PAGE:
This is the second part of our interview with Derek Dempsey, Fraud Analytics Director for FICO. To read the first part click here. How have Data & Analytics impacted the detection, and prevention, of Fraud? Big Data is interesting. We want to use as much Data as possible but you have to be sure the Data you have is reliable and robust. Bad Data could lead to significant issues for anyone in Fraud detection. But really, Data & Analytics are the fuel that drives effective Fraud detection. Our world has used these tools very effectively for many years and we have always been at the forefront in the use of new techniques. Effective Fraud detection relies heavily on using the best Data available and the right analytical techniques to extract useful information. Furthermore, it is constantly evolving as more information becomes available. What impact do you think Machine Learning and AI can have on Fraud prevention and detection? In the last few years we’ve seen an explosion of new interest and new techniques, with lots of new players coming into the market. Companies like FICO have been using Machine Learning for Fraud detection for 25 years so this isn't new. What is new is a whole generation of new technologies, new companies and disruptive approaches that have been driving change. For us, apart from increased competitive pressures, one of the other big changes is that companies have built large Data Science teams and have a bigger appetite to build their own solutions using open source technologies. However, it’s one thing building these great models, it’s another getting them to operate effectively and correctly in the real world. The level of governance that we are subject to is enormous just to make sure that our models perform as they should. This will be a challenge to the newcomers. They are here to stay though, and should drive better performance and better Fraud detection. Where AI techniques are set to make an impact is in AML and compliance monitoring. These have used rule-based techniques due to regulatory pressures, but it is clear that more advanced techniques are required to provide better detection of money laundering and terrorist financing. However, businesses do require us to provide explainability but regulators are saying the will look favourably on AI usage if it can provide this. The more AI techniques are used, the more this issue of explainability is going to be important. Why is the development of analytics, tools and techniques so important within different industries? I think domain knowledge of the Data and business will always be important. 'Specialisms' occur and always will. The analytic techniques, the tools and languages can be standard although some are more appropriate for different specialities. However, the differences in Data and business model always results in specialised applications to address this. For example, something like Card Fraud or AML require techniques that can analyse and process huge volumes of transactions, whereas something like Claims fraud or Application Fraud won't have this requirement and other factors can be more relevant. However, there is little doubt that Financial Services and Telco have actively sought AI technologies while others have been more fearful of so-called 'black box' approaches. How are Big Data and Data Science tools, such as Hadoop, helping combat Fraud effectively? There’s no question from an analytics perspective that Python and R are the two languages that Data Scientists are using. But it helps to have specialists in technical skills, such as DevOps and DataOps, to provide the technical expertise that allows them to build models and utilise Data most effectively. As for Hadoop, it makes sense for Data Scientists to have an understanding, but ultimately I see that skillset as one belonging to the technical specialists. This is why I firmly believe that every Data Science team should have a supporting tech function. What are the latest technologies helping combat Fraud? From an analytical perspective there has been a recent focus on graph analytics and network analytics as these can be applied to external Data. These approaches have been around for a while however and are limited to certain types of Fraud. We’re also seeing more unsupervised techniques being used as these do not rely on prior fraud case data so can be applied to a wider set of cases. Another new area has been adaptivity. This is a model that adapts over time depending on operational feedback from the analysts. Again this is not new but you really need to balance the impact of this new information compared to how the model is currently working and so is very challenging. As long as you can maintain a sufficient degree of explainability you can ensure the process is sufficiently well governed. There has been a significant move to cloud-based technologies where companies can reduce their implementation and maintenance costs. We are just about to release our new Falcon X platform, which is a cloud-based fraud platform, that will allow clients to use all the FICO capabilities but also allow them to develop their own analytics as well. I think potentially the biggest change will be the progressive adoption of biometric authentication. SCA is a requirement for all high-value transactions in PSD2 and this requires two-factor authentication from inherence, ownership and knowledge: so something you are, something you have or something you know. I think biometrics will start to play a big role in authentication and, hopefully, will provide much greater identity security. Another trend I think we may see is the growth of digital IDs. There is already a well-advanced program in the Nordics called BankID and the concept of a digital ID seems inevitable at some point. Derek spoke to Senior Consultant, Rosalind Madge. Get in touch with Rosalind or take a look at our latest job opportunities here.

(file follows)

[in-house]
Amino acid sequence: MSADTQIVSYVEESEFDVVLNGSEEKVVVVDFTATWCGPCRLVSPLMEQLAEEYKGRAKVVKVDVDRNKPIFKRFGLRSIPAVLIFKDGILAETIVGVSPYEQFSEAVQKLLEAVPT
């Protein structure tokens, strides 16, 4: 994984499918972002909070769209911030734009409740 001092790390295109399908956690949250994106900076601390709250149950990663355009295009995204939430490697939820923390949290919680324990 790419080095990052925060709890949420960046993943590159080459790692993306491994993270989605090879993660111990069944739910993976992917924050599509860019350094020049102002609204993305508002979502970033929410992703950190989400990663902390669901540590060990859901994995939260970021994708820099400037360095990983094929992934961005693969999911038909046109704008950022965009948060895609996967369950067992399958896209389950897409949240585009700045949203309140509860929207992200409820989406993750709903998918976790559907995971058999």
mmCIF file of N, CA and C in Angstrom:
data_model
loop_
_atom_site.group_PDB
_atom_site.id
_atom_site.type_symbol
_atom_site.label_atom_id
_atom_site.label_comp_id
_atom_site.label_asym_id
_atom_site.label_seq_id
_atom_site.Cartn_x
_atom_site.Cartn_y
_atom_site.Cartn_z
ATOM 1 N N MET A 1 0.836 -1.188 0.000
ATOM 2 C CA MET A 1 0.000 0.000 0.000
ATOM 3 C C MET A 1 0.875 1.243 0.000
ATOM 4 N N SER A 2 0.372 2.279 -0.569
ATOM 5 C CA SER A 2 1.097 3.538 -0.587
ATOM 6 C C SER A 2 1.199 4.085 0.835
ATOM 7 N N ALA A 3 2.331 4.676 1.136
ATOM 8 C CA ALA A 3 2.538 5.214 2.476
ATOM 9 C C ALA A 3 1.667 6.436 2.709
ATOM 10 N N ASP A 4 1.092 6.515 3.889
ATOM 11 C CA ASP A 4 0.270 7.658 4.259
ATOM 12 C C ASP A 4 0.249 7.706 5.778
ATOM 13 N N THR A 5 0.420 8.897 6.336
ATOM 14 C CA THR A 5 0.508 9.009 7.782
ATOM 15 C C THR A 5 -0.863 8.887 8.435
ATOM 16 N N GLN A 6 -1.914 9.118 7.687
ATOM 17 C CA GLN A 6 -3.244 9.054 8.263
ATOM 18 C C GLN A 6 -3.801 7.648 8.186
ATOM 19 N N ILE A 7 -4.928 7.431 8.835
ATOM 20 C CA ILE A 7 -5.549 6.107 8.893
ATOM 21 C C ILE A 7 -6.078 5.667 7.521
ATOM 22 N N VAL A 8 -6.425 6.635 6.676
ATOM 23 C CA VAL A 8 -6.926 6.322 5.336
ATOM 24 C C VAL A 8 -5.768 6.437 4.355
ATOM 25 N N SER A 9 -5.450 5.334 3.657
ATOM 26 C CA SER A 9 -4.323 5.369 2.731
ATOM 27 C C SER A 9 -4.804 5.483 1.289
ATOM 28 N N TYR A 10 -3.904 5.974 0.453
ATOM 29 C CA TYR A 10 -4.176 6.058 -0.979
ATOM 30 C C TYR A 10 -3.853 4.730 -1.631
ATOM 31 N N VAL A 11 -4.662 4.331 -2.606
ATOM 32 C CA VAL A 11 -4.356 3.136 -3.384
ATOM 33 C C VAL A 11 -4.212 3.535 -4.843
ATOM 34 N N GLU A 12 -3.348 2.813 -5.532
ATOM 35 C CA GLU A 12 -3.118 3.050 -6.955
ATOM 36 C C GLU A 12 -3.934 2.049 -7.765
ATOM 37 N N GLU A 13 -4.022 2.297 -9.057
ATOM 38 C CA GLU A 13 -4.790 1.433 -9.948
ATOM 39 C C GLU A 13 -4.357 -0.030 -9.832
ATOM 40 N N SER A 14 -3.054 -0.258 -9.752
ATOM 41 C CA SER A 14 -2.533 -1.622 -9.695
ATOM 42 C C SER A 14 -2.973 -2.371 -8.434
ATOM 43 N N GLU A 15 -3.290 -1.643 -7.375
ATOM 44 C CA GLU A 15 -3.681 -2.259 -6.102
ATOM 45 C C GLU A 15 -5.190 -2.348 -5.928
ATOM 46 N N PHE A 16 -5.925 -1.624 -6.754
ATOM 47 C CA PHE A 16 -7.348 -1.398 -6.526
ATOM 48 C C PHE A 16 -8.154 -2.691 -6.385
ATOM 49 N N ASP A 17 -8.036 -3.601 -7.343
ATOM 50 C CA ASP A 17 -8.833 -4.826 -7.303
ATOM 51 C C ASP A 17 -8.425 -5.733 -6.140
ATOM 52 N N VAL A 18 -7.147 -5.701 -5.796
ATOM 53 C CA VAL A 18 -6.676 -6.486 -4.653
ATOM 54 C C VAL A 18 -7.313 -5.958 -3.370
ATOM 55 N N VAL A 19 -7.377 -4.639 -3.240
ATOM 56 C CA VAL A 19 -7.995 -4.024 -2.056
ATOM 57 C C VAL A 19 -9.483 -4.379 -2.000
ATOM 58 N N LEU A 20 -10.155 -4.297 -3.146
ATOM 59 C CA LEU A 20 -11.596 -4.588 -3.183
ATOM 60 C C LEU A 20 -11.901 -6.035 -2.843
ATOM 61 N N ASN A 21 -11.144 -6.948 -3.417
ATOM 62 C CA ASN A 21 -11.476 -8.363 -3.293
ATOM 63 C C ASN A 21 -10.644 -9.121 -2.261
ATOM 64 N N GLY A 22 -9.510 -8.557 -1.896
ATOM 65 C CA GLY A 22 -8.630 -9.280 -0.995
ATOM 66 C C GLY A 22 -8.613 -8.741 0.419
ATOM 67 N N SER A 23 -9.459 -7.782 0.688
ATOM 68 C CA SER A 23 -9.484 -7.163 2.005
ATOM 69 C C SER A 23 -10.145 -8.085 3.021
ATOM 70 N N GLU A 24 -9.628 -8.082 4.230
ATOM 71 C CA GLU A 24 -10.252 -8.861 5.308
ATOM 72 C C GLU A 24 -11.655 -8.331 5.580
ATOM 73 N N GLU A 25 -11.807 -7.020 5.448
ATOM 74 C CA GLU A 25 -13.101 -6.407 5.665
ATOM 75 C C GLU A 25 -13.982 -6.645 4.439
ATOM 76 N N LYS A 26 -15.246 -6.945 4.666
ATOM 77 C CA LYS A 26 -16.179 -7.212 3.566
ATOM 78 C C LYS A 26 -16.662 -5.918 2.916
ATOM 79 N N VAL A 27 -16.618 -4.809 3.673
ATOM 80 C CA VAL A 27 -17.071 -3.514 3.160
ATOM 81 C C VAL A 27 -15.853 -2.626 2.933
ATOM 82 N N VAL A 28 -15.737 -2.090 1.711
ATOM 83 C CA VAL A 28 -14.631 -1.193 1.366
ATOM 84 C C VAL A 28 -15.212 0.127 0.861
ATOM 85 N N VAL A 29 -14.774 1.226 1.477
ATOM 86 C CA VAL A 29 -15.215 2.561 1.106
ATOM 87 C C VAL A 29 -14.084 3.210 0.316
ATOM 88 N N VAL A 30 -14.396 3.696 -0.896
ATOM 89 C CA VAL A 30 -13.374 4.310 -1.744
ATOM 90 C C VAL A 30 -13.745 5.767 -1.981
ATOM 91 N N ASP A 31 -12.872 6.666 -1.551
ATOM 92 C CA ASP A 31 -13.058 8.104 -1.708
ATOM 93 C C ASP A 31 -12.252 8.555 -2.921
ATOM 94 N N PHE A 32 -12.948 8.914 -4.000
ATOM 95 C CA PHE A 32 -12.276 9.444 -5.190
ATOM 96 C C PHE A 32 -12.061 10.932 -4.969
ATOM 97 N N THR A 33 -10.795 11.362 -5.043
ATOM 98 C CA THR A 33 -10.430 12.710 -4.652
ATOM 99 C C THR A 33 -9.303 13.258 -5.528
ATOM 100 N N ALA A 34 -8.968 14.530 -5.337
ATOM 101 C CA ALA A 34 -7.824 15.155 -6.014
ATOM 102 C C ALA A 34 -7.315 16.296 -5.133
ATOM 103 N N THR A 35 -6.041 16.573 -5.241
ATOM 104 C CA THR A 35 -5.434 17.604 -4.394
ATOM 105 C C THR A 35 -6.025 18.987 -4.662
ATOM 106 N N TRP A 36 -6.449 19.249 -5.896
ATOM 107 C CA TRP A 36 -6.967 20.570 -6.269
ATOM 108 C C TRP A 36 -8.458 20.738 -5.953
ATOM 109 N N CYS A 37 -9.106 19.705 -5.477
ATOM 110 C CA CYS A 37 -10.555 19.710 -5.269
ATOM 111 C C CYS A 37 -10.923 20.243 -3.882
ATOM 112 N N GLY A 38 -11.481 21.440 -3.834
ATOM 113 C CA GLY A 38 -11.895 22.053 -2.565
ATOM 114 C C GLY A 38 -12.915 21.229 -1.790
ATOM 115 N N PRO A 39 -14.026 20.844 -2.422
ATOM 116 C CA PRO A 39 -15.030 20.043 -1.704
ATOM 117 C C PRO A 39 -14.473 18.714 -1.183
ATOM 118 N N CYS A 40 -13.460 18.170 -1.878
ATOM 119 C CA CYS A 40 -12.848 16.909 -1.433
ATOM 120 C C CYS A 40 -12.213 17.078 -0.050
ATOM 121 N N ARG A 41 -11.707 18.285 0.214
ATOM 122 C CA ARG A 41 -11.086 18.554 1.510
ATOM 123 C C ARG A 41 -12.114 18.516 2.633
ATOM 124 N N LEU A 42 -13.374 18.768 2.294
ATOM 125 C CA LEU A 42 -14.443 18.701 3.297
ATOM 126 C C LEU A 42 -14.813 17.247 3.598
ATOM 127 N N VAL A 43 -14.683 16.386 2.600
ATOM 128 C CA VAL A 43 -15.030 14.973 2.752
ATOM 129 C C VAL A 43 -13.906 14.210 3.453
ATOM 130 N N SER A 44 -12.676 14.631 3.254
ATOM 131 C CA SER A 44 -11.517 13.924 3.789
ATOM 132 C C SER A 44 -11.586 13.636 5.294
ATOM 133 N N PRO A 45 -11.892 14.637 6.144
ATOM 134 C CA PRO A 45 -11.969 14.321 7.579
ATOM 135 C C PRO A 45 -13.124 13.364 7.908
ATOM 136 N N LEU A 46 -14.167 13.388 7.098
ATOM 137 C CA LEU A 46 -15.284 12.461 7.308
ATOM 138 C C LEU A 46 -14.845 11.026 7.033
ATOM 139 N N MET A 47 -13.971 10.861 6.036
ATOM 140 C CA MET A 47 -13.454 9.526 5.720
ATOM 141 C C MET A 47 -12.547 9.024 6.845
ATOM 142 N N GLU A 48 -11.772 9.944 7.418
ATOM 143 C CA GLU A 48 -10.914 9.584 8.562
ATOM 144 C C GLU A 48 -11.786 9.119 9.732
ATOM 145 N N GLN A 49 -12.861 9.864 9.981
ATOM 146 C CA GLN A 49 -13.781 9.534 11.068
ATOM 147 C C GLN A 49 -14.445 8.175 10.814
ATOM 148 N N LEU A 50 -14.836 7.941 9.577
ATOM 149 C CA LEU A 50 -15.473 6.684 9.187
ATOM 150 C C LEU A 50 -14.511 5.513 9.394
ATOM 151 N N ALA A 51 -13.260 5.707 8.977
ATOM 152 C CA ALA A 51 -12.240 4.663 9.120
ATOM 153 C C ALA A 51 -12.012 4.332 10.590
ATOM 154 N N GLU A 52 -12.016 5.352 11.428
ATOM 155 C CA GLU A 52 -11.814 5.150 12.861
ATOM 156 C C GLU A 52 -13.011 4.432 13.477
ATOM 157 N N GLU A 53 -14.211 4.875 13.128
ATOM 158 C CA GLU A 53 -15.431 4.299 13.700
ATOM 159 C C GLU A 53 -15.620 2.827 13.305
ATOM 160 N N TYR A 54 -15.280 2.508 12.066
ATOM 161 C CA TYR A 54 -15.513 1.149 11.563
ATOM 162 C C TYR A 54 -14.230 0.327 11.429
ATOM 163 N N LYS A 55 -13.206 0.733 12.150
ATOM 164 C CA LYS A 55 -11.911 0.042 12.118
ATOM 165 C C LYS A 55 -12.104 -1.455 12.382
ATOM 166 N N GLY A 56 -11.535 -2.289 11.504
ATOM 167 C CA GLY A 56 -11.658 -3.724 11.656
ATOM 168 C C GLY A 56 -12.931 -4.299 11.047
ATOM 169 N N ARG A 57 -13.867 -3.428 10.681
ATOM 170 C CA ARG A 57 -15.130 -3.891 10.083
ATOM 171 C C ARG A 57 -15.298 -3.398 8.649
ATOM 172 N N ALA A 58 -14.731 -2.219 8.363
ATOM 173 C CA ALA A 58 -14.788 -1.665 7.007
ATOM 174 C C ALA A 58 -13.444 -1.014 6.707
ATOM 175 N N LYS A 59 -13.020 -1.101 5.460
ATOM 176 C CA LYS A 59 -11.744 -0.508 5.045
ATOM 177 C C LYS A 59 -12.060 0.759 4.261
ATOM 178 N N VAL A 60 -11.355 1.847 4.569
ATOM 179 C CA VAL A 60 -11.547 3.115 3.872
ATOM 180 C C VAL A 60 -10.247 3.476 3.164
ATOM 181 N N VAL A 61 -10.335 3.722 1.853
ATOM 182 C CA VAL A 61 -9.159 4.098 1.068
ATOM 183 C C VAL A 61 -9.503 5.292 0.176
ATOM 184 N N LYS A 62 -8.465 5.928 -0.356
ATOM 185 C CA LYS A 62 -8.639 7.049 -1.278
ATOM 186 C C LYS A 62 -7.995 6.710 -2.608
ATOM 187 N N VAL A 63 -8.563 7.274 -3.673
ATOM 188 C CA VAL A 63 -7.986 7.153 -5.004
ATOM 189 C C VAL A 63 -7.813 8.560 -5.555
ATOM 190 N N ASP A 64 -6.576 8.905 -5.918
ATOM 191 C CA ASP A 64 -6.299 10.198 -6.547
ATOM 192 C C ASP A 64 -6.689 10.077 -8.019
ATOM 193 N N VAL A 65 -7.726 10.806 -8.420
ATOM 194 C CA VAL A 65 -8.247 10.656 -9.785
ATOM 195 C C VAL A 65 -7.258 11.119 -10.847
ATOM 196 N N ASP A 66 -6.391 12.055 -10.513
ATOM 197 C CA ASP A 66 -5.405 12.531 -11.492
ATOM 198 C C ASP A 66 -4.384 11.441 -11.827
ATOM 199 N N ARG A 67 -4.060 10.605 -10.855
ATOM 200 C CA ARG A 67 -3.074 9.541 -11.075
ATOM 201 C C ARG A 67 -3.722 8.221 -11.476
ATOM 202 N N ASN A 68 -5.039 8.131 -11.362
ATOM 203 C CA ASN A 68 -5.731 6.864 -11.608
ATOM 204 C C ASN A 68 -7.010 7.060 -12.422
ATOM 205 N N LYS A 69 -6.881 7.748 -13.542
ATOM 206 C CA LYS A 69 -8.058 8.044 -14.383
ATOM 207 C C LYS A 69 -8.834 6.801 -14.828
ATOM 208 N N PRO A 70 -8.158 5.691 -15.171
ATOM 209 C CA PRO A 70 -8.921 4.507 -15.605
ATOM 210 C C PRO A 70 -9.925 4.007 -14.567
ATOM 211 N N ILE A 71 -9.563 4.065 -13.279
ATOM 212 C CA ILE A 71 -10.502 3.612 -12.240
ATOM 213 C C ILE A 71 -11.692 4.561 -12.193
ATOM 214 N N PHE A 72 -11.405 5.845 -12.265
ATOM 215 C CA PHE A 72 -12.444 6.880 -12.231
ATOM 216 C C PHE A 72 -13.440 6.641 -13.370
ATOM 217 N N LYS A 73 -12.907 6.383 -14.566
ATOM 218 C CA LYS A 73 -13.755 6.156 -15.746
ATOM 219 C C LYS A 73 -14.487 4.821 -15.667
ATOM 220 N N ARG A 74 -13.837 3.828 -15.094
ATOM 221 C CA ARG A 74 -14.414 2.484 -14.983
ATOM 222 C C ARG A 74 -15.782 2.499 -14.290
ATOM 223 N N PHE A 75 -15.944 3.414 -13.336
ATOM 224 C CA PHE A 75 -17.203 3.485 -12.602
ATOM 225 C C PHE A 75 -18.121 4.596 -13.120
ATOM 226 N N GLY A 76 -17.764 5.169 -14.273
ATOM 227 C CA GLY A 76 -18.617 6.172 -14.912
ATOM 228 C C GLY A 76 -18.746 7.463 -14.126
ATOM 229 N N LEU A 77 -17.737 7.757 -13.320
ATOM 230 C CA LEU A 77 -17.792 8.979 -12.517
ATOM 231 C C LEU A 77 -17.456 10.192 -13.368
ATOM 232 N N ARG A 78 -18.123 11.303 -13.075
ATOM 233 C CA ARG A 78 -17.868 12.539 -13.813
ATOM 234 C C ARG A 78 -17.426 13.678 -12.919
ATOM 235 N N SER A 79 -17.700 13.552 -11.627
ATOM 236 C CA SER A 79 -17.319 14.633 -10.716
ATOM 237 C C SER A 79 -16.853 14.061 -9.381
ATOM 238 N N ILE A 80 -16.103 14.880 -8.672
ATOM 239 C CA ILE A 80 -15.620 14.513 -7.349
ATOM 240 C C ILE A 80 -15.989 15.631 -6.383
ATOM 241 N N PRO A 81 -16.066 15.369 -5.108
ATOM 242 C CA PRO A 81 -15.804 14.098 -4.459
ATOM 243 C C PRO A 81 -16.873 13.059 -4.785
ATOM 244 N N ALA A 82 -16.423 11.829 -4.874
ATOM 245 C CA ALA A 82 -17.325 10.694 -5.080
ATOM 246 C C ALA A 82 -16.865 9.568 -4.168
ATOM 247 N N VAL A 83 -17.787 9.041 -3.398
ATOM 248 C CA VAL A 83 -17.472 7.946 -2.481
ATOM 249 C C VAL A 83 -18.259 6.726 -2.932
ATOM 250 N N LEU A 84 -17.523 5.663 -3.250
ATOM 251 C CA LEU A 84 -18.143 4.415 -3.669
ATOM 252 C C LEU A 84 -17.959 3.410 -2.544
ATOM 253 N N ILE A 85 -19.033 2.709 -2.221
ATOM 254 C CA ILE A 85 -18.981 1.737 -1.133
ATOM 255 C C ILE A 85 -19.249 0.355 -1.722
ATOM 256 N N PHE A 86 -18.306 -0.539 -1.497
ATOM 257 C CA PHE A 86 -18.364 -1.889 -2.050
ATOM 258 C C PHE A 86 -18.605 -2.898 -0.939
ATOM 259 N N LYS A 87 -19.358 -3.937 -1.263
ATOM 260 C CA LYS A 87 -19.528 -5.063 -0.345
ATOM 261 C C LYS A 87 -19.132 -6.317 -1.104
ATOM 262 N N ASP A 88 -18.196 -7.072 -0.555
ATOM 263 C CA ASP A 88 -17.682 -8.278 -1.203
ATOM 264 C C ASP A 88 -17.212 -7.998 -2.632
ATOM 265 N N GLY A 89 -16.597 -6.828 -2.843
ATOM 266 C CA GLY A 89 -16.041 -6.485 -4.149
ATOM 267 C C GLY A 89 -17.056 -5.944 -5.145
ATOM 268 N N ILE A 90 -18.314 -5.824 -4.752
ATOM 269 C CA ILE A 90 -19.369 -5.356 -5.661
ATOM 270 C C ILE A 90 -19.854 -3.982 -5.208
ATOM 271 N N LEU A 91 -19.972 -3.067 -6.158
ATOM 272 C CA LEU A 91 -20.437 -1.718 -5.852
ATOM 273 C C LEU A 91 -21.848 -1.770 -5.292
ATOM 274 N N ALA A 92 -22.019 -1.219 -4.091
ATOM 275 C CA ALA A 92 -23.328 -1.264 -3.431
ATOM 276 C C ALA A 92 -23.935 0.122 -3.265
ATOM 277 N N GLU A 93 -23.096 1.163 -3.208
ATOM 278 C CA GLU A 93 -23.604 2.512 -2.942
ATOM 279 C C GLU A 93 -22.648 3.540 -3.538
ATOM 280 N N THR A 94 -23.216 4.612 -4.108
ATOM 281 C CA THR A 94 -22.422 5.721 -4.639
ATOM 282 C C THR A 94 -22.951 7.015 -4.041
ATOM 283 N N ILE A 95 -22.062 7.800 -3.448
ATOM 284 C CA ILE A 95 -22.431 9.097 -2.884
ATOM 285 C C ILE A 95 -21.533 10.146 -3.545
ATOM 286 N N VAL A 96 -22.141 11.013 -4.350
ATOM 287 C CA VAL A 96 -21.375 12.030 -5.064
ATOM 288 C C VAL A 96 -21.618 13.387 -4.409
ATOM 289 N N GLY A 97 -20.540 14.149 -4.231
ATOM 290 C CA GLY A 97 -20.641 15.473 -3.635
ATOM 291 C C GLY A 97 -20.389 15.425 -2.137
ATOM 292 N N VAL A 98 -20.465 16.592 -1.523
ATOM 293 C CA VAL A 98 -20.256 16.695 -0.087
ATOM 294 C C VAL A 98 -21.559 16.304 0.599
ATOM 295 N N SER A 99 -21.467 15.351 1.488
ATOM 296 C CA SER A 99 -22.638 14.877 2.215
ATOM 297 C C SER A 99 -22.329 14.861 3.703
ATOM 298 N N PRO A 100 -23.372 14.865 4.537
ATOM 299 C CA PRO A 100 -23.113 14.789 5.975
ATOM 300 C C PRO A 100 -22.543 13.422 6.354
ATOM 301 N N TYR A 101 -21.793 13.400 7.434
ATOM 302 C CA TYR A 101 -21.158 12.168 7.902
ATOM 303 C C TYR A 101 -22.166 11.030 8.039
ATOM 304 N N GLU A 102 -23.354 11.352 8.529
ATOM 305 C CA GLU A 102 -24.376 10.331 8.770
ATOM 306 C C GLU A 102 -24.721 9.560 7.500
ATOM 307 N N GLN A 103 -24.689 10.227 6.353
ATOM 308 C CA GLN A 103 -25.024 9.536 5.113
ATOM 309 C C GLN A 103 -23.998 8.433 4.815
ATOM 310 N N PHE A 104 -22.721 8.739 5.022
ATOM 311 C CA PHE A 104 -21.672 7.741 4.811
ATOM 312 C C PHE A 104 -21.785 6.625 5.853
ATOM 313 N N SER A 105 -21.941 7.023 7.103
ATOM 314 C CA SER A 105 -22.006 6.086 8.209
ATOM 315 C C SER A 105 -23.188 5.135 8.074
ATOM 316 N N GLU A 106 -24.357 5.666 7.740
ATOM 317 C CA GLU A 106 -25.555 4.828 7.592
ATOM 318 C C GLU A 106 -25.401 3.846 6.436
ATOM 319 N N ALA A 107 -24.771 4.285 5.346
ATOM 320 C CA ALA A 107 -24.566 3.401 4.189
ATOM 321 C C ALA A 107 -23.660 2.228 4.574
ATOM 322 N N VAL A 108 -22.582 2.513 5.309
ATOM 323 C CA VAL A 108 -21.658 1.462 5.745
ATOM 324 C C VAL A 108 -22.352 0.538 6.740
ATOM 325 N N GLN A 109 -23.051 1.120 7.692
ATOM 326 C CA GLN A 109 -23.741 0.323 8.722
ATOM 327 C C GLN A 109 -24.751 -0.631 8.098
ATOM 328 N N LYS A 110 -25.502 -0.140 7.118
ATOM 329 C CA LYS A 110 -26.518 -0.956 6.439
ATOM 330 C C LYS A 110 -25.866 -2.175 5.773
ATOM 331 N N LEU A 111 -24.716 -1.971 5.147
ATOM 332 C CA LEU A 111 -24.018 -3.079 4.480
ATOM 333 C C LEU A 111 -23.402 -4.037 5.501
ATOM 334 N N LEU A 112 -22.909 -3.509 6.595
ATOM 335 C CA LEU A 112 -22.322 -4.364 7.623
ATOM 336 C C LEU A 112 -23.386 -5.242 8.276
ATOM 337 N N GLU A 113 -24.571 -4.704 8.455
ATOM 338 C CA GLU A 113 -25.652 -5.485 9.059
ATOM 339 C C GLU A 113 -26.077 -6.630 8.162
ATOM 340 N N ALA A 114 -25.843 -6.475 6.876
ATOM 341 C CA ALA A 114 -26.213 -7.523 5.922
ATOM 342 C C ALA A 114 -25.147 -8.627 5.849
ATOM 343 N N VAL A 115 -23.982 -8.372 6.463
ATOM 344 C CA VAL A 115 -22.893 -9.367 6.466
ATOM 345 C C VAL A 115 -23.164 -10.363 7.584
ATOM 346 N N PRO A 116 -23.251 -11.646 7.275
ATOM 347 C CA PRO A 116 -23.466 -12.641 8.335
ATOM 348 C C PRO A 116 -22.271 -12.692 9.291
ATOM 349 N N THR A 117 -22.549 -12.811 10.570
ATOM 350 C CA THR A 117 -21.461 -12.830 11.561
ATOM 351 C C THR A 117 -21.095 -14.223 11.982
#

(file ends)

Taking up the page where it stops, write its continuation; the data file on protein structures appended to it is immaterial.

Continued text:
28. February 2019